Email updates

Keep up to date with the latest news and content from BMC Cardiovascular Disorders and BioMed Central.

Open Access Highly Accessed Research article

Association between hyperuricemia, prediabetes, and prehypertension in the Croatian adult population - a cross-sectional study

Jasna Vučak1*, Milica Katić2, Ivan Bielen3, Davorka Vrdoljak4, Dragica Ivezić Lalić5, Ksenija Kranjčević6 and Biserka Bergman Marković2

Author affiliations

1 Family Health Center, Ambulanta, Ulica XVIII Sukosan, Zadar, 23206, Croatia

2 Department of Family Medicine, School of Medicine University of Zagreb, Zagreb, Croatia

3 Department of neurology, Hospital “Sveti Duh”, Zagreb, Croatia

4 Department of Family Medicine, School of Medicine University of Split, Split, Croatia

5 Family Health Center, Novska, Croatia

6 Family Health Center, DZ Zapad, Zagreb, Croatia

For all author emails, please log on.

Citation and License

BMC Cardiovascular Disorders 2012, 12:117  doi:10.1186/1471-2261-12-117

Published: 4 December 2012

Abstract

Background

The association between hyperuricemia, hypertension, and diabetes has been proved to have strong association with the risk for cardiovascular diseases, but it is not clear whether hyperuricemia is related to the early stages of hypertension and diabetes. Therefore, in this study we investigated the association between hyperuricemia, prediabetes, and prehypertension in Croatian adults, as well as that between purine-rich diet and hyperuricemia, prediabetes, or prehypertension.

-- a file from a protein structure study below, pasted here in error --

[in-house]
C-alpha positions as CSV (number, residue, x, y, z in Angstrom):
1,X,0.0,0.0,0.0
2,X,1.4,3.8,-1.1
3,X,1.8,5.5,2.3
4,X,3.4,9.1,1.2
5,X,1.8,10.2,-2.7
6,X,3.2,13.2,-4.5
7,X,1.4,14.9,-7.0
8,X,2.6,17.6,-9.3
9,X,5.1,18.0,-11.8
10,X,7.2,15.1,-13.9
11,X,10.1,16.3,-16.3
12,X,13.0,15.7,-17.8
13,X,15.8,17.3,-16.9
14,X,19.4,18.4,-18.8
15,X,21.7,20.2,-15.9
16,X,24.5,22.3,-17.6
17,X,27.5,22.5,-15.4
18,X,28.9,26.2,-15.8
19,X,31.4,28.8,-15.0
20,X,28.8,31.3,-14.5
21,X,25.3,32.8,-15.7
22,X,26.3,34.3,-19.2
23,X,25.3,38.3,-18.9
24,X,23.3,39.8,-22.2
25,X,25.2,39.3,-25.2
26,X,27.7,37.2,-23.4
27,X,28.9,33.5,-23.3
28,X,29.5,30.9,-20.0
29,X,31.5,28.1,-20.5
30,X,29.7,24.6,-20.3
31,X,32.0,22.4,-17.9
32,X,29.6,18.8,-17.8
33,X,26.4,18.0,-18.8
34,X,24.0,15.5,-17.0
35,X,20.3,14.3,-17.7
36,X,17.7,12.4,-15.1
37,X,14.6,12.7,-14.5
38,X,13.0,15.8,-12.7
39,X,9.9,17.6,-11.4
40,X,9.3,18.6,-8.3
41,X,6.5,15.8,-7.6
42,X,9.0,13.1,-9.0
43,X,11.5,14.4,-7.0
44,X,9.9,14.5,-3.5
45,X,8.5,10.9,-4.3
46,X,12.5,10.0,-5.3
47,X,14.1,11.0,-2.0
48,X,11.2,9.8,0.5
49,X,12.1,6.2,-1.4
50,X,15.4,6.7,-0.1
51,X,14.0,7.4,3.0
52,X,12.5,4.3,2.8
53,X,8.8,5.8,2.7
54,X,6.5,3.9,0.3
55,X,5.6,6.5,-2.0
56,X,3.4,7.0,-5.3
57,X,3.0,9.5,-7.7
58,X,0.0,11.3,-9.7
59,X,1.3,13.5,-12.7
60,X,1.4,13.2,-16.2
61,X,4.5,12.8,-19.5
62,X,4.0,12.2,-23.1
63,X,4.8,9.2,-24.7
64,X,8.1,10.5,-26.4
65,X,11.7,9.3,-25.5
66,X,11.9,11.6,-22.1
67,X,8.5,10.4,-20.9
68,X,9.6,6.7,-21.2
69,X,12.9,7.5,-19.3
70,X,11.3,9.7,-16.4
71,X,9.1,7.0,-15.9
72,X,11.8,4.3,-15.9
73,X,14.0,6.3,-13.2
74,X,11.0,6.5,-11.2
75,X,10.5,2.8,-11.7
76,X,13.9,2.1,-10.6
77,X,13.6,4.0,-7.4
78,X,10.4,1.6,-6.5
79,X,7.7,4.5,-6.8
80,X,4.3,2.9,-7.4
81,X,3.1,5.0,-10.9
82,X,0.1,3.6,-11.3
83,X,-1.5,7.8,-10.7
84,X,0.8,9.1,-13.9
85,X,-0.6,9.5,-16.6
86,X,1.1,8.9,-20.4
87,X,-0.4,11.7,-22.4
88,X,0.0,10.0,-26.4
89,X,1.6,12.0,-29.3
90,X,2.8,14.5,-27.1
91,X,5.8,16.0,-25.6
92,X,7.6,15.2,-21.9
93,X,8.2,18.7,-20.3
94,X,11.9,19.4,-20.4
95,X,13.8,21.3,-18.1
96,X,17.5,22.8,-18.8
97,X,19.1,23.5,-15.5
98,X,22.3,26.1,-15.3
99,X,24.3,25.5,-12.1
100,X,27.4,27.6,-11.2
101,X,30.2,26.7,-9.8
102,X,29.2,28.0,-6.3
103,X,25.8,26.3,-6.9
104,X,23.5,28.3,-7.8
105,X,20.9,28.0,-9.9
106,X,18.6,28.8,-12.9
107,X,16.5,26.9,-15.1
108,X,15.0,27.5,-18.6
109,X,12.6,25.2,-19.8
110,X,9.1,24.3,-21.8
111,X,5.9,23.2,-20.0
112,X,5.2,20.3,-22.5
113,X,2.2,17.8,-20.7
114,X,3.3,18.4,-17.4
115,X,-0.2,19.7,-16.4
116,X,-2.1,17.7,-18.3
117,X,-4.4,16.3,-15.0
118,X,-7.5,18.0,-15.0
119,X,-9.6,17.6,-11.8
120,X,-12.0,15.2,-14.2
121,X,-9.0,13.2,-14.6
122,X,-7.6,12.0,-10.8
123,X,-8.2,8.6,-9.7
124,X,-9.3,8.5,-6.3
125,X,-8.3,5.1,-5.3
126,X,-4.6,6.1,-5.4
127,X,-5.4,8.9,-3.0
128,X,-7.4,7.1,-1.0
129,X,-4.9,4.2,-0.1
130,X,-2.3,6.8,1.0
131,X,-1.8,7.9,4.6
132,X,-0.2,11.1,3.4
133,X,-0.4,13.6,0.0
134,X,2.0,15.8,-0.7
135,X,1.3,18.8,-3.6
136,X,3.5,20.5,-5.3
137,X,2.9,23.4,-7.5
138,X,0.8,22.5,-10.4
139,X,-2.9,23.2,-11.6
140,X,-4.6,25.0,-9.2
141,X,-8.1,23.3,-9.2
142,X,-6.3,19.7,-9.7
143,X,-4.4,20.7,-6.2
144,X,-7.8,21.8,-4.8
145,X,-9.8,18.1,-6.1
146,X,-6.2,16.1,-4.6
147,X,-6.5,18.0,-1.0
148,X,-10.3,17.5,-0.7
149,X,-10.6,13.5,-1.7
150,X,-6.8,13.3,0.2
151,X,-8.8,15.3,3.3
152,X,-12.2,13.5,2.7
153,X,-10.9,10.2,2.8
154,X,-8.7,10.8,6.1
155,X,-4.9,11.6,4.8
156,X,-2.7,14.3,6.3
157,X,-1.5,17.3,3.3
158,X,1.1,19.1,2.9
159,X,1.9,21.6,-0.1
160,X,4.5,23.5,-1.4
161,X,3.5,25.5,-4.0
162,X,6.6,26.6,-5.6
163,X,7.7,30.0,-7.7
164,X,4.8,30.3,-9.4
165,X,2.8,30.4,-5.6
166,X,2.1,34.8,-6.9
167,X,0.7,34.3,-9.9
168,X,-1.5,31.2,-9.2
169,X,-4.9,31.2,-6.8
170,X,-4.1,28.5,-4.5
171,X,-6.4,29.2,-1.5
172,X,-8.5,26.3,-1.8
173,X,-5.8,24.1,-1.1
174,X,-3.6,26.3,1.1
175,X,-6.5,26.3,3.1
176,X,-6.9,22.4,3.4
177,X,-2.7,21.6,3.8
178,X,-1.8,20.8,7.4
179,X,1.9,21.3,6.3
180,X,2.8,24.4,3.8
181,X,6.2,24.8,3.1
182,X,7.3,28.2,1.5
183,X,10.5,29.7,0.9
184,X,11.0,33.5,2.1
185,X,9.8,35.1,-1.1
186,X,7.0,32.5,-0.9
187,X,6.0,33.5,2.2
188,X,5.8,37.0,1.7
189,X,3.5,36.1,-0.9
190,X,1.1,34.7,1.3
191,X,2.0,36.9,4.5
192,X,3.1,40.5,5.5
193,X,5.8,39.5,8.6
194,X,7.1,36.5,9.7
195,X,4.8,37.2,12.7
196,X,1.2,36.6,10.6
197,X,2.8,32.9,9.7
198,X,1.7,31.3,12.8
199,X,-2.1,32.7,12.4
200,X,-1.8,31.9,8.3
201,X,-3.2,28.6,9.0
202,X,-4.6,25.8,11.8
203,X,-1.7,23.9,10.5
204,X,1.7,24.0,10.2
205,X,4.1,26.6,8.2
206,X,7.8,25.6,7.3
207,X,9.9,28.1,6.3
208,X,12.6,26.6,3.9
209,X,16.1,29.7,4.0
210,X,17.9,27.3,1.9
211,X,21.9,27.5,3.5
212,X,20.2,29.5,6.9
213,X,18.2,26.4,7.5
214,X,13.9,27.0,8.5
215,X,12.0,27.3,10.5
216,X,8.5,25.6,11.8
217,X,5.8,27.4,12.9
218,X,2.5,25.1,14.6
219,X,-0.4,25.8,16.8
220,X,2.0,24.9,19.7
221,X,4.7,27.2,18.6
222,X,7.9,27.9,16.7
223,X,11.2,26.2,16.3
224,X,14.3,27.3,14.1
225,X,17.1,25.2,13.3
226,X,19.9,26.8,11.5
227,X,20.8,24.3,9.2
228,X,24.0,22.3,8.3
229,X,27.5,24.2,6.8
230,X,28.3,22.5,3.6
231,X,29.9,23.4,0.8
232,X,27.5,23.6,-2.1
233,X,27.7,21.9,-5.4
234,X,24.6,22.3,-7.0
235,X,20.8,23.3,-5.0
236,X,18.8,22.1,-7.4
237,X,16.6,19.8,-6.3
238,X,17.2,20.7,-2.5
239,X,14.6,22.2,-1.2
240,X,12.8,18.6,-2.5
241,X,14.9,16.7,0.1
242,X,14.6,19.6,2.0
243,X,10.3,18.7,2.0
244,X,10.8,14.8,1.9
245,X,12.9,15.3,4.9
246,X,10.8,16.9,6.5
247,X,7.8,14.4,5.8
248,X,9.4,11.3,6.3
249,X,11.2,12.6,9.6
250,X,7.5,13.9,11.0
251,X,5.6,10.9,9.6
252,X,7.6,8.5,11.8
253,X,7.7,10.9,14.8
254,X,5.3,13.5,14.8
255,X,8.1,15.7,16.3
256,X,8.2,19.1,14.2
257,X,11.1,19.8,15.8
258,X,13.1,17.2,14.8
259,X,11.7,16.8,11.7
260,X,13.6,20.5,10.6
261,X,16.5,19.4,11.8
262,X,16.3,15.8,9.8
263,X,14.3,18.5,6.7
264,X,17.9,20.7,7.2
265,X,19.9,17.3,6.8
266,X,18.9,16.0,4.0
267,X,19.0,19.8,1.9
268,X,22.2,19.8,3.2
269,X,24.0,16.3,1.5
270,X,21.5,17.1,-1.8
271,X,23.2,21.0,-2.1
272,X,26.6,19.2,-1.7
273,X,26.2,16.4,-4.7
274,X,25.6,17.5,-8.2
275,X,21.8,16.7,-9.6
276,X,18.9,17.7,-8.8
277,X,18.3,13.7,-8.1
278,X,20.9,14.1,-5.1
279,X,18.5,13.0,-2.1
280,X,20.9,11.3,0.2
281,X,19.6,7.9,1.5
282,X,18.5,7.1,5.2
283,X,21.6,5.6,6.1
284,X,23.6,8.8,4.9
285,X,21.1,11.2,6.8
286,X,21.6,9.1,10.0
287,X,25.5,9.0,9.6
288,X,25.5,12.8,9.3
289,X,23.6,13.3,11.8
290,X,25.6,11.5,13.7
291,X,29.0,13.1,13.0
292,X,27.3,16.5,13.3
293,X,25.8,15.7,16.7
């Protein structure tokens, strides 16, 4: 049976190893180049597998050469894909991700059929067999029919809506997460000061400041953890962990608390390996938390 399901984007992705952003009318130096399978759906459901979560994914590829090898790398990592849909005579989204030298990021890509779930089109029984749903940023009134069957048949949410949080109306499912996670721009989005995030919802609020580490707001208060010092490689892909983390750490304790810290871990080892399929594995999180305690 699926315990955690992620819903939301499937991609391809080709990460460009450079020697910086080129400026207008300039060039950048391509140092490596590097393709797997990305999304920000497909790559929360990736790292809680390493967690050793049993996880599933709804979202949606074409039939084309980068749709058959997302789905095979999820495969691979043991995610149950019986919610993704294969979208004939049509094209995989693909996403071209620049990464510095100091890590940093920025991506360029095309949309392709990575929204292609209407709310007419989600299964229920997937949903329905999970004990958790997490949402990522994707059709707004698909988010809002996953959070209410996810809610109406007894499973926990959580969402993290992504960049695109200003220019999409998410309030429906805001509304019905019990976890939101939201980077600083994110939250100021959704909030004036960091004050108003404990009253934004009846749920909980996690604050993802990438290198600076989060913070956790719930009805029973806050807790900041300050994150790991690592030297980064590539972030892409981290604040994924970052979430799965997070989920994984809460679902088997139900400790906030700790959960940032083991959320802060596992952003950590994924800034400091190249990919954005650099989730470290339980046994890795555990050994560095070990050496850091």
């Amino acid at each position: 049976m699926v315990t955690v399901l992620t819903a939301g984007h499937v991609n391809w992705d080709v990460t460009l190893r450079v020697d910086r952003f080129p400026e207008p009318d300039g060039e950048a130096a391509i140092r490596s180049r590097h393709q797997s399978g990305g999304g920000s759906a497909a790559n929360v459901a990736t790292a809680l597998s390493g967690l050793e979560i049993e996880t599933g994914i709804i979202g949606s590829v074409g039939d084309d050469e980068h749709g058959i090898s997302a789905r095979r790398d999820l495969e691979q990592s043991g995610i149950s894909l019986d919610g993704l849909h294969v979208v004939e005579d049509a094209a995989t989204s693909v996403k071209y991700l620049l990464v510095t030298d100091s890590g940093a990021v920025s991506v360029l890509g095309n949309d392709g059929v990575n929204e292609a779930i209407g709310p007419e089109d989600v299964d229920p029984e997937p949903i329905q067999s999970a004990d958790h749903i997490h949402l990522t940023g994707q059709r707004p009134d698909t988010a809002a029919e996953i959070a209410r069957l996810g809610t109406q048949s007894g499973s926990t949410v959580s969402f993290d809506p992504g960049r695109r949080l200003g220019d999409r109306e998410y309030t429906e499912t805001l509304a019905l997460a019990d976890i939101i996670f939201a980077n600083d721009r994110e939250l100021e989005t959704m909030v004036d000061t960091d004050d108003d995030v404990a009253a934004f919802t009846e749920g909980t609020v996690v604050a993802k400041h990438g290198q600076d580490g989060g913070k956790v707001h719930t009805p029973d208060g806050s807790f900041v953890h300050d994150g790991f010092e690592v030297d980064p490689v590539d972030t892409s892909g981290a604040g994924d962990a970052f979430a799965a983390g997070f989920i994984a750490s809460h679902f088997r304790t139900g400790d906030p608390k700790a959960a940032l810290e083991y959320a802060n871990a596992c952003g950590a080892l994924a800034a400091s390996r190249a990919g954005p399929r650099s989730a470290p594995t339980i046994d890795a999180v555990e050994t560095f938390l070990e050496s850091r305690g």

Methods

A stratified random representative sample of 64 general practitioners (GP) was selected. Each GP systematically chose participants aged ≥ 40 year (up to 55 subjects) . Recruitment occurred between May and September 2008. The medical history, anthropometric, and laboratory measures were obtained for each participant.

Results

59 physicians agreed to participate and recruited 2485 subjects (response rate 77%; average age (± standard deviation) 59.2 ±10.6; 61.9% women. In bivariate analysis we found a positive association between hyperuricemia and prediabetes (OR 1.66, 95% CI 1.09–2.53), but not for prehypertension (OR 1.68, 95% CI 0.76–3.72). After controlling for known confounders for cardiovascular disease (age, gender, body mass index, alcohol intake, diet, physical activity, waist to hip ratio, total cholesterol, low density lipoprotein, high density lipoprotein, and triglycerides), in multivariate analysis HU ceased to be an independent predictor(OR 1.33, CI 0.98–1.82, p = 0.069) for PreDM. An association between purine-rich food and hyperuricemia was found (p<0.001) and also for prediabetes (p=0.002), but not for prehypertension (p=0.41). The prevalence of hyperuricemia was 10.7% (15.4% male, 7.8% female), 32.5% for prediabetes (35.4% male, 30.8% female), and 26.6% for prehypertension (27.2% male, 26.2% female).

Conclusion

Hyperuricemia seems to be associated with prediabetes but not with prehypertension. Both, hyperuricemia and prediabetes were associated with purine-rich food and patients need to be advised on appropriate diet.

Trial registration

Current Controlled Trials ISRCTN31857696

Keywords:
Hyperuricemia; Prediabetes; Prehypertension; Purine-rich food; Prevalence